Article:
 Whole plant edible.
stout tap root. Milky sap.  Young leaves are best
 Leaves in a basal rosette
raw, cook the older ones
of oblong to oblanceolate
like spinach or put in
leaves, deeply lobed and
 Blanched crown tops are
 Familiar flowers in
excellent sautéed or
solitary head on hollow,
battered and fried.
leafless stem
 Young root can be
roasted like potato.
 Weedy annual
 Young leaves and
 Leaves alternate and
delicious and mild fresh
in salads or smoothies.
 Greens excellent sautéed
or prepared like spinach.
 Seeds and bracts can be
used in gumbos as
substitute for okra. Can
be eaten fresh as well.
 High in mucilage and
can be a little slimy
shallowly palmate, 5-7
lobes, margins are
 Flowers small and pink
to white with petals
notched on tips
 Seeds in cheese like
wheels covered by bracts.
 Hairless perennial.
 Young leaves are good
 Up to 18 inches.
raw in salads, smoothies,
or on sandwiches.
 Older leaves should be
cooked or steamed as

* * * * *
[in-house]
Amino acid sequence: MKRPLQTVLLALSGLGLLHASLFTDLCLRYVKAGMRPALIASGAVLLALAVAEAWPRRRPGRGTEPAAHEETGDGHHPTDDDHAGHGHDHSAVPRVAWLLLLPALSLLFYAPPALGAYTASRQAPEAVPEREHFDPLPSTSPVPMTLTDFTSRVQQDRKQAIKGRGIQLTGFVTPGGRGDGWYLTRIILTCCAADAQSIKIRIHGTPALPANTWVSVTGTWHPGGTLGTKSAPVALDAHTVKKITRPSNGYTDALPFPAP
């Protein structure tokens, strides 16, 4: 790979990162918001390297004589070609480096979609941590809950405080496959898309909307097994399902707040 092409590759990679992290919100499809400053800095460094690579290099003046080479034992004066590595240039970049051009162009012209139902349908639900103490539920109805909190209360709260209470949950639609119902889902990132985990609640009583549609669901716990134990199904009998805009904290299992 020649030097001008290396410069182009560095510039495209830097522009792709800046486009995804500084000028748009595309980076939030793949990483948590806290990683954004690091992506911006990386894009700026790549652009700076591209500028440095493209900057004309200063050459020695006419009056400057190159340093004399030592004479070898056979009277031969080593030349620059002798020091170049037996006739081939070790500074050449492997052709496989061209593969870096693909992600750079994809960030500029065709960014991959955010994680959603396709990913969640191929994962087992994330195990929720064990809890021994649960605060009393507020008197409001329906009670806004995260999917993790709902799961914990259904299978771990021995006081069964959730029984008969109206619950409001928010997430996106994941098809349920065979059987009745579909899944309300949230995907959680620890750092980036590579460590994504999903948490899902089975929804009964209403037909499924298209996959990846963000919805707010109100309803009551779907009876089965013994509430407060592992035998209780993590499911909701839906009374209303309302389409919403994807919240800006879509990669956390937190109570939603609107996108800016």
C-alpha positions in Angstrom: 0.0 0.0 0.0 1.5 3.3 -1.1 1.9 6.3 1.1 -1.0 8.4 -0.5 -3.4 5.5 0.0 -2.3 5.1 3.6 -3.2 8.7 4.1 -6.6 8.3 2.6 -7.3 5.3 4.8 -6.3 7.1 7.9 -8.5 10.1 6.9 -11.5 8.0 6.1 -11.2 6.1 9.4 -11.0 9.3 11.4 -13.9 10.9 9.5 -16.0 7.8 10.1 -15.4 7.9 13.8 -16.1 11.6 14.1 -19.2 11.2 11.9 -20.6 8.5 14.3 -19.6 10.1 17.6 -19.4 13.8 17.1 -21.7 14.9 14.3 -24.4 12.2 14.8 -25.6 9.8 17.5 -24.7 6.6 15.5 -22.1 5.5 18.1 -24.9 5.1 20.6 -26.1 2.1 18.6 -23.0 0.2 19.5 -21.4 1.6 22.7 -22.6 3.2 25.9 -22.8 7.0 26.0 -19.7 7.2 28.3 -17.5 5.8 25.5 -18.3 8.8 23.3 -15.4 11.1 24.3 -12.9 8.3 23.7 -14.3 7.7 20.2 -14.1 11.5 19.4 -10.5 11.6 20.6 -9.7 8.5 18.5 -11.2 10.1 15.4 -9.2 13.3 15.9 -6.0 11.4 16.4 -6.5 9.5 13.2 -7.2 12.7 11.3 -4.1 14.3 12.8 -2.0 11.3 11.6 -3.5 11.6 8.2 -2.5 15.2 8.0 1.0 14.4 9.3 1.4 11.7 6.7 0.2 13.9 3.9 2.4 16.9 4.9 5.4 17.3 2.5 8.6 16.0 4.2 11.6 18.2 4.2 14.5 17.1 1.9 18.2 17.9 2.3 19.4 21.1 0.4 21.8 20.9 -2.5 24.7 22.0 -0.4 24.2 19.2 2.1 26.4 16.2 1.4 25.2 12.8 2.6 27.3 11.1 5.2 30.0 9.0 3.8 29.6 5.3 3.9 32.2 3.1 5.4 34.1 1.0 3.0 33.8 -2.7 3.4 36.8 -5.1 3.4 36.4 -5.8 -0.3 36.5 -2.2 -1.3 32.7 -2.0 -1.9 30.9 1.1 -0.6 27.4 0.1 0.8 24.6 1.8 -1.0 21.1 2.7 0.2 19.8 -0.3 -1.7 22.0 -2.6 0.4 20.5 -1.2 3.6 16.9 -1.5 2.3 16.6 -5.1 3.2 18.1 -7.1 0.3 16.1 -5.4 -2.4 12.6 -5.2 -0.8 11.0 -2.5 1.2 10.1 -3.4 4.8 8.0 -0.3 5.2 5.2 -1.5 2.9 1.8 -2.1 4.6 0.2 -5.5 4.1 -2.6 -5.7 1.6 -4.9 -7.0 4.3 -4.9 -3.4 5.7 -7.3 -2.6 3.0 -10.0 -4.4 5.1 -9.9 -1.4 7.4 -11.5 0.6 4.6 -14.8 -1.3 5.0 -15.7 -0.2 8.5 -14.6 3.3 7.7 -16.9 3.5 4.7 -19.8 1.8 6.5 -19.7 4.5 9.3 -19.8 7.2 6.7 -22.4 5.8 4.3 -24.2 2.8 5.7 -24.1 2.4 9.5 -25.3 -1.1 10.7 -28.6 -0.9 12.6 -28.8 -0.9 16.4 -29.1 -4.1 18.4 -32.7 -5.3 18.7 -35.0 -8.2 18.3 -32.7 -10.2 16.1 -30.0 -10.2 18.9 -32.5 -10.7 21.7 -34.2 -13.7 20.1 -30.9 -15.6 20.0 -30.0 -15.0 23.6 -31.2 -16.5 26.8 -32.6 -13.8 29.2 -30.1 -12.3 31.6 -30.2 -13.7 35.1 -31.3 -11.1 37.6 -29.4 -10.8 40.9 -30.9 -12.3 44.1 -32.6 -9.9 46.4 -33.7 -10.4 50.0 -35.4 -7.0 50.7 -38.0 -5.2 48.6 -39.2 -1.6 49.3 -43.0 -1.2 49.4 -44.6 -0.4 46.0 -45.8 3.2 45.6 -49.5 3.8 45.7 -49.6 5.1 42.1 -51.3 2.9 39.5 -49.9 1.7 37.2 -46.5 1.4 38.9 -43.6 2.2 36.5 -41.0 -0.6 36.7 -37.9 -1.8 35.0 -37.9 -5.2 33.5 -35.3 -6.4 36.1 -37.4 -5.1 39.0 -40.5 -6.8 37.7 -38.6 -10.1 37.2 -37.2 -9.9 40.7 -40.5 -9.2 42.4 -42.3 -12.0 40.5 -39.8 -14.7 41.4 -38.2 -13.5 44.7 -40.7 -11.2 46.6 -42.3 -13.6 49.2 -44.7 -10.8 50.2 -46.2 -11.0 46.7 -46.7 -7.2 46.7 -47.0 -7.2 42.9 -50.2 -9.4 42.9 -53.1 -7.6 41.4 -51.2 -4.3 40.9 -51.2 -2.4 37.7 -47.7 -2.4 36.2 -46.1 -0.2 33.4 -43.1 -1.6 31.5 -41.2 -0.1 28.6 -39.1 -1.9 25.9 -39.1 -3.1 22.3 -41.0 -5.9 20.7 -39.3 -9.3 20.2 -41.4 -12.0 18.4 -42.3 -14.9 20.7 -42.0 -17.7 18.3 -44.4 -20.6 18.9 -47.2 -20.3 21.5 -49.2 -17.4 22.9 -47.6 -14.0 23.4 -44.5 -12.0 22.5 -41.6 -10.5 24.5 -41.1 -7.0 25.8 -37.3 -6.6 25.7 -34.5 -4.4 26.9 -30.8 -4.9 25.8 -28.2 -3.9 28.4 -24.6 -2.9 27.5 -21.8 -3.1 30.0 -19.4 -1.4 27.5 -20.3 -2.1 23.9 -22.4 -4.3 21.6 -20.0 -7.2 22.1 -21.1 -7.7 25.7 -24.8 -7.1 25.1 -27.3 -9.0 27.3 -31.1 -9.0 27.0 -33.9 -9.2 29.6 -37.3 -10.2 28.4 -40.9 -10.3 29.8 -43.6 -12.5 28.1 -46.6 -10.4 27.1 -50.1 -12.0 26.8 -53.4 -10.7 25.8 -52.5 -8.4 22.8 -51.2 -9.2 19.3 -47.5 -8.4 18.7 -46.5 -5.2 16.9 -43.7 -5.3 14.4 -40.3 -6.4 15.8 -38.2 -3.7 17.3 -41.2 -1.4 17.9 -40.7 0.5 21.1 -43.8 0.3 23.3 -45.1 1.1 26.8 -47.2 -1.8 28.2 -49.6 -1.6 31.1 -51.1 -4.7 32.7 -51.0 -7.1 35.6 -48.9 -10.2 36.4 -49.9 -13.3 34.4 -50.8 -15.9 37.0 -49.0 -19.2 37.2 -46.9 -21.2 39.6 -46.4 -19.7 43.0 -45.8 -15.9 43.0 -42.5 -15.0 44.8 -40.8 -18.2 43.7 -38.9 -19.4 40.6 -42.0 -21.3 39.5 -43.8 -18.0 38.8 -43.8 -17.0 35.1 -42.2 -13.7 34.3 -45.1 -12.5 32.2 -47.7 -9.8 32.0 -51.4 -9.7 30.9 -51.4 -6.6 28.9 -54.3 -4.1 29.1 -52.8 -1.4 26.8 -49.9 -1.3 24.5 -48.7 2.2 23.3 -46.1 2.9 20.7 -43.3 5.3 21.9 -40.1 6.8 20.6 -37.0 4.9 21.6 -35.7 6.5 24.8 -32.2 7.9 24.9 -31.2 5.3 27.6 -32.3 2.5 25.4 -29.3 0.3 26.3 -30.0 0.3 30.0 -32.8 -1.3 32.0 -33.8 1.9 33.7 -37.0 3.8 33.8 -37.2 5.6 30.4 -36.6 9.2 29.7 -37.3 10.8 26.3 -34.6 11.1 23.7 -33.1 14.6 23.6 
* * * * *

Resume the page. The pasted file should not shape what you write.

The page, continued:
they tend to be more
bitter and tougher in
 Leaves broadly oval in
basal rosettes with
prominent parallel veins
converging at base. Bases
rounded at thickened
stalks margin wavy.
 Flowers dense in
elongated spikes.
 Large leaved biennial.
 Young roots used as a stir
 2-9 feet.
fry vegetable in Japan.
 Young roots can be
cooked like potato.
 Stalks and large leaf
petioles can be pealed
and eaten fresh or
 Leaves large rhubarb
like, widely ovate, on
long petioles. White and
wooly below stalk is solid
and celery like.
 Seed enclosed in burr
like head with hooked
 Deciduous shrub often
lacking a main trunk.
Up to 25 feet.
Leaves are pinnately
compound with 3-9 leaflets
ecliptic to ovate. Tips
pointed and midrib often
Creamy white flowers in
flat top clusters.
Berries appear blue but are
nearly black and covered
with a fine wax.
 Ripe berries are used for
jams, syrups and wines.
 Must be cooked or may be
 Contains cyanide
compounds and must be
heated to remove and
destroy harmful
 All parts of plant are toxic
except fruits and flowers
when prepared correctly.
 Upright annual, grows
upright until before
 Leaves are alternate,
roughly diamond shaped
and roughly toothed. Waxy
and mealy in appearance,
white underneath.
 Flowers are white to
creamy, are small and
radially symmetrical on
dense cymes.
 Young shoots with leaves
and steamed or cooked.
Young leaves cooked like
Shoots can be pealed and
used like asparagus.
Contains oxalic acid
Seeds can be used as flour
substitute, or in a mush or